Unless you have a degree and can make more than $10.00 an hour, working just isn’t worth it. I do my part, financially, by clipping coupons like crazy and making sure that I can find the best deals for our money. There are sacrifices that have been made. I have no car because we decided to get rid of my car and only have one car. I am not one of those moms that leisurely goes to the gym every morning, has play dates all week long, and hangs out at “The Little Gym”. Once my husband leaves for the day, I am home with my two kiddos. My oldest is 3 1/2 and I am doing homeschool preschool with her so we can save money for another year. (and as a side note, she is doing SO good!) I am trying to get a part time job right now, but since I have no degree and have been a SAHM since my first daughter was born, I’m not having much luck with getting hired anywhere. I hate this debate, like others, of who has it harder. We all work hard no matter if you work or stay home. There are pros and cons to both. Why do we continue to have this debate? We have all chosen what is best for our individual families. And just because I stay home doesn’t mean that I have enough money to be able to stay home. It means that I buy off brand cereal and clip coupons. But, we are all doing the best we can. Instead of tearing each other up, why can’t we encourage each other in this hard time right now. Kudos for those working and keeping up with their children too. And kudos to those moms who never get a break from those little munchkins or any adult conversation. Bottom line: we are all just trying to be good moms.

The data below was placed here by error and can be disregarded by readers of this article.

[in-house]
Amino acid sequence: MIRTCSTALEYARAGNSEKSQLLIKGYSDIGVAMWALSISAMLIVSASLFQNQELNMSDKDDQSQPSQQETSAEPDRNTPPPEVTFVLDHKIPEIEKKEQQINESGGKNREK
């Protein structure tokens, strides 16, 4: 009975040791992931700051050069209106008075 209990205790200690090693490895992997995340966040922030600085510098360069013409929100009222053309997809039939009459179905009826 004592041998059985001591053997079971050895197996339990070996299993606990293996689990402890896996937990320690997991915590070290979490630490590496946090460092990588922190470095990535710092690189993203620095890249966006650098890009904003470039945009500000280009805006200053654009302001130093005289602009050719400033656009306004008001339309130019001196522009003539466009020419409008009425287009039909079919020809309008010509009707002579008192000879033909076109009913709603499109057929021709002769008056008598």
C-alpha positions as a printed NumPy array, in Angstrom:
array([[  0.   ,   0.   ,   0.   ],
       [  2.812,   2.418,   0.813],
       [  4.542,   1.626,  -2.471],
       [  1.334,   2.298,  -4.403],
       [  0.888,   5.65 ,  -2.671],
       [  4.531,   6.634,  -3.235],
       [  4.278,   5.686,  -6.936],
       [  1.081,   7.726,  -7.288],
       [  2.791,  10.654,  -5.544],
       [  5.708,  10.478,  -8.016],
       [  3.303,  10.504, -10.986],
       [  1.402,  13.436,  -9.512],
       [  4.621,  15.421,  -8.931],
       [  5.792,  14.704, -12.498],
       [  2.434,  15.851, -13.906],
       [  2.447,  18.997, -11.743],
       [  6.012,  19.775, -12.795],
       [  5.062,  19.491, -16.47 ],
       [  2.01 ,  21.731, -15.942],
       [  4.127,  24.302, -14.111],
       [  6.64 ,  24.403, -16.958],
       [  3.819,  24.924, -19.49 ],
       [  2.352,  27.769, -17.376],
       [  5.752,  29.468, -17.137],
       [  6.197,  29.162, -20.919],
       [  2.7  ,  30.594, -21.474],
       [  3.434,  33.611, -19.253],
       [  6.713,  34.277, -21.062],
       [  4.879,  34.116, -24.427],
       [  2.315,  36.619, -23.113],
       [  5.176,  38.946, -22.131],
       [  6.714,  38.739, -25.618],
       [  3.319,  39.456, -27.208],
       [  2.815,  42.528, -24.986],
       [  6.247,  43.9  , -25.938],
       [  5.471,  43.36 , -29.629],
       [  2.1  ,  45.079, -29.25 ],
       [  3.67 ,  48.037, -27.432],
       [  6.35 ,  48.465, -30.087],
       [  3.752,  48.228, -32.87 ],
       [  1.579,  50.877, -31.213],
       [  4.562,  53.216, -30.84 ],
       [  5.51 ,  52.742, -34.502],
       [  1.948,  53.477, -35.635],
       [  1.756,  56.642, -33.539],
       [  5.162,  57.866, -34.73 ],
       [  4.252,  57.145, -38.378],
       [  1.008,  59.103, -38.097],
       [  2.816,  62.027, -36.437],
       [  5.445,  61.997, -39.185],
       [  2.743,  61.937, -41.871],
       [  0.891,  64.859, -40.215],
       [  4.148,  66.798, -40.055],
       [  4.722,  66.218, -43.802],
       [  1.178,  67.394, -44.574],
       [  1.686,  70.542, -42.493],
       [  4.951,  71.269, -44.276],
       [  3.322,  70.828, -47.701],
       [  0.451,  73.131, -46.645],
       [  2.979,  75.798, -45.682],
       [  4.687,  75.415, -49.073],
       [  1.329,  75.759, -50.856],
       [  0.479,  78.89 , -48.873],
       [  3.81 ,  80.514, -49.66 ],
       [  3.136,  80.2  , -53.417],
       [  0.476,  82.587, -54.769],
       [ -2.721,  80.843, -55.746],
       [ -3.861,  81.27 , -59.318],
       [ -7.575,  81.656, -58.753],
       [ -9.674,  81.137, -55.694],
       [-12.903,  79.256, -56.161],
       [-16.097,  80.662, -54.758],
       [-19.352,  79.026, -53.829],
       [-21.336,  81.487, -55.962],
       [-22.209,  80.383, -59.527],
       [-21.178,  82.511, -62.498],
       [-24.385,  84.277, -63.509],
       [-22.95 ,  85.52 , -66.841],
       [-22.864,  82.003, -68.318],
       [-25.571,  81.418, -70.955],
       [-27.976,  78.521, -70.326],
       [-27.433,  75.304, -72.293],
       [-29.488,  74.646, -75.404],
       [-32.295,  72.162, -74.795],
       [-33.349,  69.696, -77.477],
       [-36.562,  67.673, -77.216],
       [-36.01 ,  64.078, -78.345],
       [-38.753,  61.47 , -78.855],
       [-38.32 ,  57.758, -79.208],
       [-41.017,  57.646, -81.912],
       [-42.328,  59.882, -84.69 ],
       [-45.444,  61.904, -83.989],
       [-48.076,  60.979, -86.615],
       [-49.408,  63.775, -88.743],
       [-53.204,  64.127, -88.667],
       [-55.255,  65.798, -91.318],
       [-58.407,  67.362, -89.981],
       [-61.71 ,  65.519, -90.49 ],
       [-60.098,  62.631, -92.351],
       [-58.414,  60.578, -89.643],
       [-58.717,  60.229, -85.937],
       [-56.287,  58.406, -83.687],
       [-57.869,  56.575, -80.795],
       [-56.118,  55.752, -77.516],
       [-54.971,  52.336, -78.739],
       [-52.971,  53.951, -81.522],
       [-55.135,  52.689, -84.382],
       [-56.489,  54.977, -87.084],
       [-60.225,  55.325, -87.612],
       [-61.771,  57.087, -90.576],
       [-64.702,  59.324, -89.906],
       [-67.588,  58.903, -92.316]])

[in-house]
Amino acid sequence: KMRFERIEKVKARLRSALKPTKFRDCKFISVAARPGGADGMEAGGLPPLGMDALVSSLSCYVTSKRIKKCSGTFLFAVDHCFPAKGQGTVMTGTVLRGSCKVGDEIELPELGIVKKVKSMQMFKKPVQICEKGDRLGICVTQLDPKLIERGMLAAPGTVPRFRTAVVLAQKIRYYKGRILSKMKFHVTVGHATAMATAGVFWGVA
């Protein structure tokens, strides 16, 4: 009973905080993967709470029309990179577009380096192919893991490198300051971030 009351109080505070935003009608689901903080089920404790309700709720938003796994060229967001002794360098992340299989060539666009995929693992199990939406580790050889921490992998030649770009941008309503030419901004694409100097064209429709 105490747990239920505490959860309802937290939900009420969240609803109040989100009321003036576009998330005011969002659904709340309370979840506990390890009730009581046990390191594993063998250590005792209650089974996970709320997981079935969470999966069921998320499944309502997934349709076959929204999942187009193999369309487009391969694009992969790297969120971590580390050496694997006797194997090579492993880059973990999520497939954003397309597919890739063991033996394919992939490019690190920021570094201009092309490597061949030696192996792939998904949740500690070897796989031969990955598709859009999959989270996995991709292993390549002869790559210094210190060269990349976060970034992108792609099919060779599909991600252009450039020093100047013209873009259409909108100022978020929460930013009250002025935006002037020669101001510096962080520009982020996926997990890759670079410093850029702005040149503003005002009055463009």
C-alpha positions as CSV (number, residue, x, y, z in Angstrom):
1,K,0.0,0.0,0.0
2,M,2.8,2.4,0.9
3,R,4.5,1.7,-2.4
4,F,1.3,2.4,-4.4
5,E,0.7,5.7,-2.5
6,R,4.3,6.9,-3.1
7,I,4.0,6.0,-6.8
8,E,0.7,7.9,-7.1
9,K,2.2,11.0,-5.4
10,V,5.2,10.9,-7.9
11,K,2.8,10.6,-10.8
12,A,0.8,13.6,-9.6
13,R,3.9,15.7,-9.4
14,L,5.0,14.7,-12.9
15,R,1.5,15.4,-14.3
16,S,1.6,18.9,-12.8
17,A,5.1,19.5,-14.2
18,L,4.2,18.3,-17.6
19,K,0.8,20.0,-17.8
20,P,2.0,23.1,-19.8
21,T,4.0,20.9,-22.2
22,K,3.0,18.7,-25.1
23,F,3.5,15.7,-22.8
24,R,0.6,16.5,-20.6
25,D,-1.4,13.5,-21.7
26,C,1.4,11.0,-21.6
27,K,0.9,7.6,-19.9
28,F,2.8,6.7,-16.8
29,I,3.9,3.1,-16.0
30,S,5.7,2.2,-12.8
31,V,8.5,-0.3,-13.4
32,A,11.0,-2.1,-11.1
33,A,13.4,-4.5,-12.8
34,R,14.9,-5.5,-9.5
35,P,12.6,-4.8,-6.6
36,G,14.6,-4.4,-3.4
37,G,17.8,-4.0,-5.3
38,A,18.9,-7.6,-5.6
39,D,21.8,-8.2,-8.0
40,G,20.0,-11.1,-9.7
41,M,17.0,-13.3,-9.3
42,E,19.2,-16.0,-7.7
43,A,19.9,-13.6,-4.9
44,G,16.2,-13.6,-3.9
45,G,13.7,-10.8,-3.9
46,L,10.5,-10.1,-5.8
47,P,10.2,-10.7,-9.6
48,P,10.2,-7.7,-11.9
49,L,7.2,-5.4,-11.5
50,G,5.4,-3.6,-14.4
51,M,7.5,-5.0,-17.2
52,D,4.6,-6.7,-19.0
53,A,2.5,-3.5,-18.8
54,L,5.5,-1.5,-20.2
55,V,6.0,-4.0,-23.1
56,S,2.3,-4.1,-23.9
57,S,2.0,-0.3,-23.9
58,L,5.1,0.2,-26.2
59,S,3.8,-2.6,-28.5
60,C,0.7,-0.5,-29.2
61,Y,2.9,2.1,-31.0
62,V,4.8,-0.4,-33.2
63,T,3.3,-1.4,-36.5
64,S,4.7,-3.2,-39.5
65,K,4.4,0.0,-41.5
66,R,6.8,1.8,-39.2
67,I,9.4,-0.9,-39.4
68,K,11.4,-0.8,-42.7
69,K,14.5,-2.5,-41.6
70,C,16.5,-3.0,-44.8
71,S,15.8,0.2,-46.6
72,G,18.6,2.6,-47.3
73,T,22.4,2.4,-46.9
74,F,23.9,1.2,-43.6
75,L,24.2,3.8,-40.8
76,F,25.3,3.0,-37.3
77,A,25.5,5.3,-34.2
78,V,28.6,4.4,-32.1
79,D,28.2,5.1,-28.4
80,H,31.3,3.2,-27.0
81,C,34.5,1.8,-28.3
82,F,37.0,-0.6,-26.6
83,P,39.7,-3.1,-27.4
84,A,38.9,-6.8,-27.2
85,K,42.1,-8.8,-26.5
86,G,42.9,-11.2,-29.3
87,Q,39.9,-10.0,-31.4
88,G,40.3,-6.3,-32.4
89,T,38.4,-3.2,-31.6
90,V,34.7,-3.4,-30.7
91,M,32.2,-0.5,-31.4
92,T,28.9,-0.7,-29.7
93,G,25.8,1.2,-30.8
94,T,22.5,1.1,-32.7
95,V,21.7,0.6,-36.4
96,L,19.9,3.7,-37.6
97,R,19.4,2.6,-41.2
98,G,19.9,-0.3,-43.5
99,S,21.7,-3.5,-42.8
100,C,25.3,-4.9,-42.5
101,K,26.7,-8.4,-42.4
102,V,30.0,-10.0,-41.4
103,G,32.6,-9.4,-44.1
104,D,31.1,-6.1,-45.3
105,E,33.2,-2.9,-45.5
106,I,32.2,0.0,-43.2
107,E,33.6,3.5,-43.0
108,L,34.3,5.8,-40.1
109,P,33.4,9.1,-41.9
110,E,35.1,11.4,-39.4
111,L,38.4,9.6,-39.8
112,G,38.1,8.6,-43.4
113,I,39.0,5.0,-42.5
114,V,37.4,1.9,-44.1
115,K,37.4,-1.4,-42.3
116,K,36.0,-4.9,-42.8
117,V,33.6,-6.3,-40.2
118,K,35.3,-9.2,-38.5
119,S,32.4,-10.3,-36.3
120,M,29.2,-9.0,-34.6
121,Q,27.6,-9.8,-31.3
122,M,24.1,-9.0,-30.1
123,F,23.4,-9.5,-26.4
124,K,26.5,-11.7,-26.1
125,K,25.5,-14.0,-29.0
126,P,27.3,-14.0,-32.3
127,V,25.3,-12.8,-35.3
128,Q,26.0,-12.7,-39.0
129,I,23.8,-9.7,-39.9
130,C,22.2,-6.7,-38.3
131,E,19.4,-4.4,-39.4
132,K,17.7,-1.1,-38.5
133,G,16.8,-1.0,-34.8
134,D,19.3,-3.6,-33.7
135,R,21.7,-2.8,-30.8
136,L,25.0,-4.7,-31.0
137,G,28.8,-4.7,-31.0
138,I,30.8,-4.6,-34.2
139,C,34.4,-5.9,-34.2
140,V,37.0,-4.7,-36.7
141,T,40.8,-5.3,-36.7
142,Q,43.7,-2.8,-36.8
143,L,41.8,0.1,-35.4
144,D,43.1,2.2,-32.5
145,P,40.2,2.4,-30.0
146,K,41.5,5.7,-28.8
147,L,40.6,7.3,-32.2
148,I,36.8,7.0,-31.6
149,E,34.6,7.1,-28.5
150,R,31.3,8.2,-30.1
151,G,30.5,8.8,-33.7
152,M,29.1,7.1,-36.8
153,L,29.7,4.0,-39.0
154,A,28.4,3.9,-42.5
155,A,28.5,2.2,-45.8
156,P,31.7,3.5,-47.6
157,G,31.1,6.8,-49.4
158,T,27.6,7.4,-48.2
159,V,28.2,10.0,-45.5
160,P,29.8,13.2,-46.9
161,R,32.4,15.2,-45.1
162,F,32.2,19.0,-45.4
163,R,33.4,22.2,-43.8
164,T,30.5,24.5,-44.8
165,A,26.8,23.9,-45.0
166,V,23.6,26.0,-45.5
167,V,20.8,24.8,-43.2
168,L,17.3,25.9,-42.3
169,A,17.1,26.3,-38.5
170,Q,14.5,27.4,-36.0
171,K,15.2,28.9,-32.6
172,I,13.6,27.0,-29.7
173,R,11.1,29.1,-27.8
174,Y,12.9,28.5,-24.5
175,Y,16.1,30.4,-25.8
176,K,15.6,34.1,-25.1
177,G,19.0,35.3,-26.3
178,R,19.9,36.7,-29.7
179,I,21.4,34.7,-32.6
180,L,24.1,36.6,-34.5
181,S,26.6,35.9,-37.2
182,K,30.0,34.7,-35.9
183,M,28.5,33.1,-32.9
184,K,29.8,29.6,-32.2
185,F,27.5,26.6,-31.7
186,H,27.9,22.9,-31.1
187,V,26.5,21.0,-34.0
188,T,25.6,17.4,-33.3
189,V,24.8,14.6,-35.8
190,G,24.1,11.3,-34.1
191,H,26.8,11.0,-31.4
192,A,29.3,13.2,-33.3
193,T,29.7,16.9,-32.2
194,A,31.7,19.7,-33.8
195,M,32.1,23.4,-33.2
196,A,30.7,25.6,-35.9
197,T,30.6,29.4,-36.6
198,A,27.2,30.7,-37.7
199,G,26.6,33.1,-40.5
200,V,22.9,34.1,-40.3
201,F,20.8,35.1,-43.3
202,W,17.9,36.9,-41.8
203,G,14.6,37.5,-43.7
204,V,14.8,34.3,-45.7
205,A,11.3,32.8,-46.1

Adriana December 11, 2008, 9:01 AM

Well said, Kristin.

We did the opposite shifts during my son’s first year—I worded in the city M-T while my husband stayed home with our baby, then he would work (as an artist) at night after dinner, sometimes as late as 4 a.m. I was with my son Fridays and Saturdays while husband worked, and we saw each other on Sundays.